Friends For The Finish: Colossians Series #8

November 21, 2023

We are going to learn that it takes many people, just average ordinary people, like you and me to get the work of the Lord done. The Bible says that we are laborers together with God. It’s wonderful to know that God will use average people to do unordinary, out-of-the-average kinds of things for the Lord.

Paul is one of the most famous personages in history. What we may not know is that there were a number of people who were associated with Paul in his work, who were vital and indispensable to the work of the Lord which God did through him. Paul had a way of showing his appreciation and gratitude to those who were associated with him in the work of the Lord. In many of his writings, at the conclusion, you will find he will give a list of names and will thank them and show his appreciation to them. Paul was a very warm-hearted man and a man who had genuine appreciation and gratitude for that vast host of people who were around him in the work of the Lord.

I encourage you to take the time to write down a list of people who have been a help to you. Write down the names of those people who have been an encouragement to you. When I think about the friends in my life and ministry, I am moved to tears because of the incredible people in my life. It takes many people to do the work of the Lord. We will need a lot of relationship currency in order to accomplish something long-lasting for the Lord.

The Apostle Paul reminds us by listing these names how very important every individual is in the work of the Lord.

These names are kind of like Bible cameos. They are Scripture snapshots. They are glimpses of grace. Every one of the names mentioned in these verses represents real people. These were actual people. They lived and they worked and they walked in the Bible daily. As you read down through this list of names, you will find a lot of activity going on. You will find many people who are doing a lot of different things. You will see all kinds of variety. You will find people doing different kinds of things and people who have different personalities.

God loves variety. God is not a dull God. Look at all the colors God has given to us in our world; all of the beautiful colors. If you question that, go to the zoo sometime and look at all the different animals and you will know that God loves variety. If that still doesn’t get the point, just look in the mirror and remember that God loves variety. So, we find variety in these names and in the people who are represented.

I want us to move down through these names and bring these glimpses of God’s grace before you and you may find someone here who is an example for you. Someone’s life in place of service here may give you an idea of how you can serve the Lord and do something for Him. I’ve grouped these names in several ways.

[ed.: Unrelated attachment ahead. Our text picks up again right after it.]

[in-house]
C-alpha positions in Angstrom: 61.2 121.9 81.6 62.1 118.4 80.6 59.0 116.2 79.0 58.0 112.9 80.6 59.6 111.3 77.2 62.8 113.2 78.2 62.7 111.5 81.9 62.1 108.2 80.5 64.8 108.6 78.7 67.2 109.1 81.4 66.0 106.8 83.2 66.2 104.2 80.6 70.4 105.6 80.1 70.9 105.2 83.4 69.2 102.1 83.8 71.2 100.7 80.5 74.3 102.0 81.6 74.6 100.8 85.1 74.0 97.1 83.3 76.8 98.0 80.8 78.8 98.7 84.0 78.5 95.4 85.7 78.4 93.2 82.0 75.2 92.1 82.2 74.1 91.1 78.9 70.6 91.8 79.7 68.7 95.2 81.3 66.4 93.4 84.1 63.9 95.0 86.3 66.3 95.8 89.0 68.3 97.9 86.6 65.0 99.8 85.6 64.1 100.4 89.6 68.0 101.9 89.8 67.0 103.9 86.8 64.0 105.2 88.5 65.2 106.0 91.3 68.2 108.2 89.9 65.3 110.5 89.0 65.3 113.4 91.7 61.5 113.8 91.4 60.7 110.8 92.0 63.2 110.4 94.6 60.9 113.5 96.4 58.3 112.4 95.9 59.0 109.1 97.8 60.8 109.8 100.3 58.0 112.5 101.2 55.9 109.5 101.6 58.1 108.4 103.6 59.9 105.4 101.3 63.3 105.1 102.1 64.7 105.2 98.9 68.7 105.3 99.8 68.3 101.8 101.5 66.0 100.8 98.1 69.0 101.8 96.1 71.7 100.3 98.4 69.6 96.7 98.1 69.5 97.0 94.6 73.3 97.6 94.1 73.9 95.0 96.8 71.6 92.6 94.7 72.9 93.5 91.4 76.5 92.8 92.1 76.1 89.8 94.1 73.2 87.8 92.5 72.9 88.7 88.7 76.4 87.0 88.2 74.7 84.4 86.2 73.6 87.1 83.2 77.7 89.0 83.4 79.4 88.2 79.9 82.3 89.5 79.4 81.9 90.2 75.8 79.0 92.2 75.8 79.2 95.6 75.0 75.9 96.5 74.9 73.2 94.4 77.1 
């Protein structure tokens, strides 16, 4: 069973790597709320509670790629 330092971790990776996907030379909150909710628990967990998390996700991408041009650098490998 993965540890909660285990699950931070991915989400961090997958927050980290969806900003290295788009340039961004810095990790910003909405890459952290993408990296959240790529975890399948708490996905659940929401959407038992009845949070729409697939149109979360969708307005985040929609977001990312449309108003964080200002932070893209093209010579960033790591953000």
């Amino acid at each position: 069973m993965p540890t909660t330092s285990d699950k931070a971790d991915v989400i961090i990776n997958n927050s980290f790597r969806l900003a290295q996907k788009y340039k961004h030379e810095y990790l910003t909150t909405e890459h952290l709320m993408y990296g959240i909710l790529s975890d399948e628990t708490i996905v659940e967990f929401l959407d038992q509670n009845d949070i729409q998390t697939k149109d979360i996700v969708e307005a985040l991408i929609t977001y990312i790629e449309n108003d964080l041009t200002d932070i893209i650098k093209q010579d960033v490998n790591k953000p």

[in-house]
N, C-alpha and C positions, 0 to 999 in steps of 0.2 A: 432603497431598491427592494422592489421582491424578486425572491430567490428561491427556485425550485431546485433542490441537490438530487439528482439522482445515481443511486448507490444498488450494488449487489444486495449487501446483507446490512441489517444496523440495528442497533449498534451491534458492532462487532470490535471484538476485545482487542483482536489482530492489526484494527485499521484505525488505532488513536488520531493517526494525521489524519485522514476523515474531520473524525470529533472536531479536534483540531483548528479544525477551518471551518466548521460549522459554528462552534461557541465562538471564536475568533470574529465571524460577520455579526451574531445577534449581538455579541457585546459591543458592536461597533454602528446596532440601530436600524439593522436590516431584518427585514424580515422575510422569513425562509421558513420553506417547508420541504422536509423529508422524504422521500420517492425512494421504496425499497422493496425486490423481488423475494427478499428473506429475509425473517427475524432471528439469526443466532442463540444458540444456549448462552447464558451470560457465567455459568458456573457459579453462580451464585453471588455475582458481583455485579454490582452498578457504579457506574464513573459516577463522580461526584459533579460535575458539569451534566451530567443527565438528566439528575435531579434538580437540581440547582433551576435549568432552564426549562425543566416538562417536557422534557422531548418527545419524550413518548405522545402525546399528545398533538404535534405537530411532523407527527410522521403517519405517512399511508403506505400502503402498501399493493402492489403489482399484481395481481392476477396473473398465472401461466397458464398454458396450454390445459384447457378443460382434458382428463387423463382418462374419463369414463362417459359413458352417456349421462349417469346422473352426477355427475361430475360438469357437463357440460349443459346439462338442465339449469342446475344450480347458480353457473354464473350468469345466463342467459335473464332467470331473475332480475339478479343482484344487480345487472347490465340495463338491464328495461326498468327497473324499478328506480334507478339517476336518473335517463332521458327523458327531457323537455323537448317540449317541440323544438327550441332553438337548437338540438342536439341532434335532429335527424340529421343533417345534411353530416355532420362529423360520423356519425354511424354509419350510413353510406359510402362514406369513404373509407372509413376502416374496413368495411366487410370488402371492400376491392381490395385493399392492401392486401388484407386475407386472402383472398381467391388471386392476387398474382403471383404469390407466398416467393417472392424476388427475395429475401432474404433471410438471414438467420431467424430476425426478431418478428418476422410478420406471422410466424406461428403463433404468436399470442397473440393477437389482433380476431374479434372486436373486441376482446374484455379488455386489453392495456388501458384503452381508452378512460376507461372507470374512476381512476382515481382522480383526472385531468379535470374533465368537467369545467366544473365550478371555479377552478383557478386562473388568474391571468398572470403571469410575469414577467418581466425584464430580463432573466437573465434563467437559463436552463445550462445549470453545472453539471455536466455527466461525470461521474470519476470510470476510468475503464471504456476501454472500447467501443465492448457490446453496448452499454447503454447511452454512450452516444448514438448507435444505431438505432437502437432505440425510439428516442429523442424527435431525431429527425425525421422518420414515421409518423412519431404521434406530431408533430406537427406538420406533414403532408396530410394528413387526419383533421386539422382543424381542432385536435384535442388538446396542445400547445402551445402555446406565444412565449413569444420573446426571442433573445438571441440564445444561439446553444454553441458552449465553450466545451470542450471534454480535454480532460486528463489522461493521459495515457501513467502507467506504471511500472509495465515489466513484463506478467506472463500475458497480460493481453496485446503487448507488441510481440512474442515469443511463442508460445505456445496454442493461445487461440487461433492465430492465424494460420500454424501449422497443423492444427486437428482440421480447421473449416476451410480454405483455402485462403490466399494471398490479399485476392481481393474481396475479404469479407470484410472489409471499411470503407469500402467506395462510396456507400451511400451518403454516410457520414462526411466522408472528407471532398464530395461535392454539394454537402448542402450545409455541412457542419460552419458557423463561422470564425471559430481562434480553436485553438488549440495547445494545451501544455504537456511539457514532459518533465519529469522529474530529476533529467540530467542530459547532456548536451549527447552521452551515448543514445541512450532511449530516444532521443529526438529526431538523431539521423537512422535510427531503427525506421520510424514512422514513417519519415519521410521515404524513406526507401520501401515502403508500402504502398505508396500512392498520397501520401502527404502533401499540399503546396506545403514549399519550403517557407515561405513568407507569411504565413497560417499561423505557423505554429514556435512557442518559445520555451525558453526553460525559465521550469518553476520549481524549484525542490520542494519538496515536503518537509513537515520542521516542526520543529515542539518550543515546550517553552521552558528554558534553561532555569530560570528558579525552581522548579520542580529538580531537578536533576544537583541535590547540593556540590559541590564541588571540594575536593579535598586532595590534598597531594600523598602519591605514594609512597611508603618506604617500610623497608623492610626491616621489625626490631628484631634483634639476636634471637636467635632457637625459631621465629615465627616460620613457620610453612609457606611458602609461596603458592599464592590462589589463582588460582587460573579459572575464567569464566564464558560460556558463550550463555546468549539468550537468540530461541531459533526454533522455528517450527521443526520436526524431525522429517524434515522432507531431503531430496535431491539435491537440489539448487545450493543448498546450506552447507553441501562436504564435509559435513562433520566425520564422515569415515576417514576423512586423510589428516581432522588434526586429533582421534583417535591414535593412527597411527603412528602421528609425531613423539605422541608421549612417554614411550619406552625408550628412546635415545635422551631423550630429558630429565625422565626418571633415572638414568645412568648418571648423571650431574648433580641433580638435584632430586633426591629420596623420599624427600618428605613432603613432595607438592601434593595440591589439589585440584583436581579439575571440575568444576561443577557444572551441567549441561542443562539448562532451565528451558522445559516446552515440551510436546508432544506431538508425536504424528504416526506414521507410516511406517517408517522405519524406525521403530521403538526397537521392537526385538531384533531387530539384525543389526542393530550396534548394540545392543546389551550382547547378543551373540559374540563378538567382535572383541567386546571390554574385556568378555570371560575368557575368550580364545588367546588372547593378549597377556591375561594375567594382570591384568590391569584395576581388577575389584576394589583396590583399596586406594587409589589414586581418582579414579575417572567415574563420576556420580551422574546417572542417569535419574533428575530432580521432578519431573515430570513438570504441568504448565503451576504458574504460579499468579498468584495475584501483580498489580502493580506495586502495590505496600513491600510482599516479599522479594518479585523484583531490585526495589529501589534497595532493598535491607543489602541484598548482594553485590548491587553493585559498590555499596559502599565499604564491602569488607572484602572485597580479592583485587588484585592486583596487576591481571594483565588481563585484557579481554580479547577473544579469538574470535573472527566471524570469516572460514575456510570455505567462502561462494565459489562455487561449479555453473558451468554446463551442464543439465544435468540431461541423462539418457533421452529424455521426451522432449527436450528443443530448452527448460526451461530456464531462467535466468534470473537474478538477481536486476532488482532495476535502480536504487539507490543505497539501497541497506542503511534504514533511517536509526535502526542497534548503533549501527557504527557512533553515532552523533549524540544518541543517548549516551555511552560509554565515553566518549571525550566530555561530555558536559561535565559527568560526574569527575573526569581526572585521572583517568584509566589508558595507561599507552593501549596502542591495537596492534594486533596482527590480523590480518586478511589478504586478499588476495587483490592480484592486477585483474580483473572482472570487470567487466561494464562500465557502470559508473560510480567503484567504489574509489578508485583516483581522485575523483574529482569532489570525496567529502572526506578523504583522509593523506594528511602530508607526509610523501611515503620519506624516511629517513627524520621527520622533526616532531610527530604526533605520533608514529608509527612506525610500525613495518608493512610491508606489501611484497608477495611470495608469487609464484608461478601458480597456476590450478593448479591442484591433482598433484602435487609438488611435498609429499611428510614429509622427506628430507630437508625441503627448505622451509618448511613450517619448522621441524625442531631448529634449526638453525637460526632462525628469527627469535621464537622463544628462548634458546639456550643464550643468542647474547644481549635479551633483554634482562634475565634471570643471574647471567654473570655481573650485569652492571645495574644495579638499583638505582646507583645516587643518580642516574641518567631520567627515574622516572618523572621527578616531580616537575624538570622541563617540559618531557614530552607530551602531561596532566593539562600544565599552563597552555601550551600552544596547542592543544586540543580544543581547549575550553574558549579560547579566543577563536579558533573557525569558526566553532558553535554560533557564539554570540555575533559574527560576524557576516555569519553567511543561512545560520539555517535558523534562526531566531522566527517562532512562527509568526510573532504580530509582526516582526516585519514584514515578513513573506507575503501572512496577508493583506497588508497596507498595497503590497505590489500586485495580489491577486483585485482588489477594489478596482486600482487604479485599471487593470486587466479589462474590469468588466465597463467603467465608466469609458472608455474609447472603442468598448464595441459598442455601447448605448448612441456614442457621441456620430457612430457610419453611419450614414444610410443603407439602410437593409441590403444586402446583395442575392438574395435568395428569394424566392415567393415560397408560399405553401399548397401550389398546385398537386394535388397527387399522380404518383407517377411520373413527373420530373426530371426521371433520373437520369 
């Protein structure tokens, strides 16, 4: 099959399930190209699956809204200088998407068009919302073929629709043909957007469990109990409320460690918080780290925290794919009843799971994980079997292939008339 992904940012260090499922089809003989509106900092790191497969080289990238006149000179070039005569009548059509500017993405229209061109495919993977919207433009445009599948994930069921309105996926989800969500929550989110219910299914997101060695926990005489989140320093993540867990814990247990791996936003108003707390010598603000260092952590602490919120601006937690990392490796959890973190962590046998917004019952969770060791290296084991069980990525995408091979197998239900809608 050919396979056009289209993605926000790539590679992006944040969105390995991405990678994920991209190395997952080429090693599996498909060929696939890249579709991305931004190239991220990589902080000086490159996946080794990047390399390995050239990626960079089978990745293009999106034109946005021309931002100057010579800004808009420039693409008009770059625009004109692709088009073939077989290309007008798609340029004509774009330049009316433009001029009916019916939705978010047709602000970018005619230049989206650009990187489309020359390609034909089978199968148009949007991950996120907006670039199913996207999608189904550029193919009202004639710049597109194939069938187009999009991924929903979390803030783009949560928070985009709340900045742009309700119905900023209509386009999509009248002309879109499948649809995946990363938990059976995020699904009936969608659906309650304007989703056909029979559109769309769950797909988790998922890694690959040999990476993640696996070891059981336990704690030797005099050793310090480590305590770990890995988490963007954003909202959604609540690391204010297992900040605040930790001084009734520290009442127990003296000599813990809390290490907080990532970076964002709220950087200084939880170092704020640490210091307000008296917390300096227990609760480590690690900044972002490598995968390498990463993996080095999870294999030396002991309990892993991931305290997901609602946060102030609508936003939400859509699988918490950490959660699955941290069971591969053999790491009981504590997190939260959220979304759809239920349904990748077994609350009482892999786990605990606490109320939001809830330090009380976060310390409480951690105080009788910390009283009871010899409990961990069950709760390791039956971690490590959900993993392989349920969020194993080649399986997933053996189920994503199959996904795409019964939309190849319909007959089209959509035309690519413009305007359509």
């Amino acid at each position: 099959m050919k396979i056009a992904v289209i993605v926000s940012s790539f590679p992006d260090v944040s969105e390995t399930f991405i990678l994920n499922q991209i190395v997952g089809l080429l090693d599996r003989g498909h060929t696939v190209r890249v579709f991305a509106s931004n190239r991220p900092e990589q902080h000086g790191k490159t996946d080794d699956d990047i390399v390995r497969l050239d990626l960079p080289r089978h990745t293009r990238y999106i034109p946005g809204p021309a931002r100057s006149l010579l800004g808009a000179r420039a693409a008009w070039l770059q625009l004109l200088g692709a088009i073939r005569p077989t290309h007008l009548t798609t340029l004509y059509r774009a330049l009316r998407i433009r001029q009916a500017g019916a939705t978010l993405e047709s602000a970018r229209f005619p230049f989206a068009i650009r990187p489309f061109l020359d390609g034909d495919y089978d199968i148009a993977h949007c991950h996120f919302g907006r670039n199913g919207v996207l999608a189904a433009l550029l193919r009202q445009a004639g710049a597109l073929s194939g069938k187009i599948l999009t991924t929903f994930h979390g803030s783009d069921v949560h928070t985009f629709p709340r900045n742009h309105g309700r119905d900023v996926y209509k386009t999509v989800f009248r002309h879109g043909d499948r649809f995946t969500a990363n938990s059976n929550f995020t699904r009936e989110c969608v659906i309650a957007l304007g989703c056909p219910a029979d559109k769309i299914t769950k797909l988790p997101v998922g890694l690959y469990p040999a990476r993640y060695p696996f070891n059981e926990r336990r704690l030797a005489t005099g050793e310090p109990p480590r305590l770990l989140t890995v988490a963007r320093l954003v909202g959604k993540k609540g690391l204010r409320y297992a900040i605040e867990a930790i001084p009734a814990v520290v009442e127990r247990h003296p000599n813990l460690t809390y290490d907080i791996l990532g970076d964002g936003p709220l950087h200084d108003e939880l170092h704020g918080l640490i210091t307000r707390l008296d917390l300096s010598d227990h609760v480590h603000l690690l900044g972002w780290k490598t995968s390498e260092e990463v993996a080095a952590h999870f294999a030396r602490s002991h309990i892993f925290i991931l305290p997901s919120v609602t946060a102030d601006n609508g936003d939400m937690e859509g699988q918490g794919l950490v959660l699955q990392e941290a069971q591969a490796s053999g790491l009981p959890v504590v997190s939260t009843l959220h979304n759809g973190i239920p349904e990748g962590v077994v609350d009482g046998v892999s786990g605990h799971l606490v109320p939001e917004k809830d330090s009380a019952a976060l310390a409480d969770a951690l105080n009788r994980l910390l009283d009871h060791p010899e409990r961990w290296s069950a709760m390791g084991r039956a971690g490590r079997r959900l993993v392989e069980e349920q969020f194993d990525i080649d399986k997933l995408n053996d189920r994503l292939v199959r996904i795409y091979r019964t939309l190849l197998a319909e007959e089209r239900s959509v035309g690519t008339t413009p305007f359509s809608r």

I. We Are To Be Respectable Messengers

In Colossians 4:7-9, we have two messengers mentioned. Look at these verses, at two messengers. We read, “All my state (affairs) shall Tychicus declare unto you, who is a beloved brother, and a faithful minister and fellow servant in the Lord: Whom I have sent unto you for the same purpose, that he might know your estate, and comfort your hearts; With Onesimus, a faithful and beloved brother, who is one of you. They shall make known unto you all things which are done here.”

Two men who were used by God to bring a message to the believers at Colosse.

Look at Tychichus. He was indeed a man with a message. He is called a beloved brother by Paul, a faithful minister and a fellow servant in the Lord. This indicates to us that Tychichus was the right-hand man of Paul. He was his personal assistant and executive secretary. He was a man who could be counted on. Notice that he is a beloved brother and a faithful minister. In other words, he had a shepherd’s heart and a prophet’s ministry. He is called a faithful minister.

Notice that word, faithful. That is the key ingredient of all Christian service. There is the word you need to get in your heart to serve the Lord. The Bible says, “Moreover it is required in stewards (servants) that a man (or woman) be found faithful.” You may not be the most talented person in the world, but you can be faithful. You may not be able to sing like others, but you can be faithful, dependable, and trustworthy. When you say you are going to serve, let me encourage you to be faithful to that commitment.

We know in the Scripture that this man was an Asian Christian and that he followed the Apostle Paul. He went with him. But it seems that this man is the man who was kind of a postman. They didn’t have mail services like we do today. They didn’t have e-mail like we have today. So, evidently the letters to the Colossians and also the Ephesians’ letter, and the little postcard to Philemon were carried by Tychichus for the Apostle Paul to the churches. Here is a man who was rather insignificant in history, yet he is on a very significant errand. He is taking God’s Word. He is a postman for God’s Word. We can all live that way. We are living in a world that knows very little about the Bible. The Bible is still a best seller, but most people don’t know anything about it. They don’t know what God has to say in the Bible.

That’s why the Bible says in II Corinthians 3:3 that we are to be living epistles, read of all men. That simply means that we are living in a world where people don’t read the Bible, but your life and my life can be a living Bible in front of them, by the way we live and the things we share. We are to be a Tychichus.